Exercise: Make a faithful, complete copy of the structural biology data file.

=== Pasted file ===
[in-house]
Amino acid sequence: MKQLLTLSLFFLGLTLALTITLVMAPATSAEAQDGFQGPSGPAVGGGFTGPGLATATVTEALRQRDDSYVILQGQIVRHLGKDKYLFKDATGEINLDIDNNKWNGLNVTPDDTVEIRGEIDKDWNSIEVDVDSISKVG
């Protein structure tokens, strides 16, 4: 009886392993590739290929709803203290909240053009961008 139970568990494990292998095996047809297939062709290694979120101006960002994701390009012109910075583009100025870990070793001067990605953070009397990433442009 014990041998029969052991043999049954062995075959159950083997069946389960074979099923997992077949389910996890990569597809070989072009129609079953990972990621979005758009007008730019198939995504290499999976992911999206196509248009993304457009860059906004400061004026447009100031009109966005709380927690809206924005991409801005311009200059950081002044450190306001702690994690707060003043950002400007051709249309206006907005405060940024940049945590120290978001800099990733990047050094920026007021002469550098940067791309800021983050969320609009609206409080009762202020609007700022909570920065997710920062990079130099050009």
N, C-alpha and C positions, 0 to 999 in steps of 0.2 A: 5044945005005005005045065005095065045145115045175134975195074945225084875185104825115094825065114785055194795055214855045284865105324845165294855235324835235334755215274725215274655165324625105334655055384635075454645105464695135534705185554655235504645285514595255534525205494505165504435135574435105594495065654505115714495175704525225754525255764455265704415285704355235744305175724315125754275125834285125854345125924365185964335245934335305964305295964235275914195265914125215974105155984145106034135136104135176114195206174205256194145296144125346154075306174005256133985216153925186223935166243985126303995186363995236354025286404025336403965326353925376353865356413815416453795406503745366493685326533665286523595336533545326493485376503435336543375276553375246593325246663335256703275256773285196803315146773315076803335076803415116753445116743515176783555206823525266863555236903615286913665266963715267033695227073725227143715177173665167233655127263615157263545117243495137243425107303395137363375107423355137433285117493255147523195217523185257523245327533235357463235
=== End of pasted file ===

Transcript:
[in-house]
Amino acid sequence: MKQLLTLSLFFLGLTLALTITLVMAPATSAEAQDGFQGPSGPAVGGGFTGPGLATATVTEALRQRDDSYVILQGQIVRHLGKDKYLFKDATGEINLDIDNNKWNGLNVTPDDTVEIRGEIDKDWNSIEVDVDSISKVG
């Protein structure tokens, strides 16, 4: 009886392993590739290929709803203290909240053009961008 139970568990494990292998095996047809297939062709290694979120101006960002994701390009012109910075583009100025870990070793001067990605953070009397990433442009 014990041998029969052991043999049954062995075959159950083997069946389960074979099923997992077949389910996890990569597809070989072009129609079953990972990621979005758009007008730019198939995504290499999976992911999206196509248009993304457009860059906004400061004026447009100031009109966005709380927690809206924005991409801005311009200059950081002044450190306001702690994690707060003043950002400007051709249309206006907005405060940024940049945590120290978001800099990733990047050094920026007021002469550098940067791309800021983050969320609009609206409080009762202020609007700022909570920065997710920062990079130099050009």
N, C-alpha and C positions, 0 to 999 in steps of 0.2 A: 5044945005005005005045065005095065045145115045175134975195074945225084875185104825115094825065114785055194795055214855045284865105324845165294855235324835235334755215274725215274655165324625105334655055384635075454645105464695135534705185554655235504645285514595255534525205494505165504435135574435105594495065654505115714495175704525225754525255764455265704415285704355235744305175724315125754275125834285125854345125924365185964335245934335305964305295964235275914195265914125215974105155984145106034135136104135176114195206174205256194145296144125346154075306174005256133985216153925186223935166243985126303995186363995236354025286404025336403965326353925376353865356413815416453795406503745366493685326533665286523595336533545326493485376503435336543375276553375246593325246663335256703275256773285196803315146773315076803335076803415116753445116743515176783555206823525266863555236903615286913665266963715267033695227073725227143715177173665167233655127263615157263545117243495137243425107303395137363375107423355137433285117493255147523195217523185257523245327533235357463235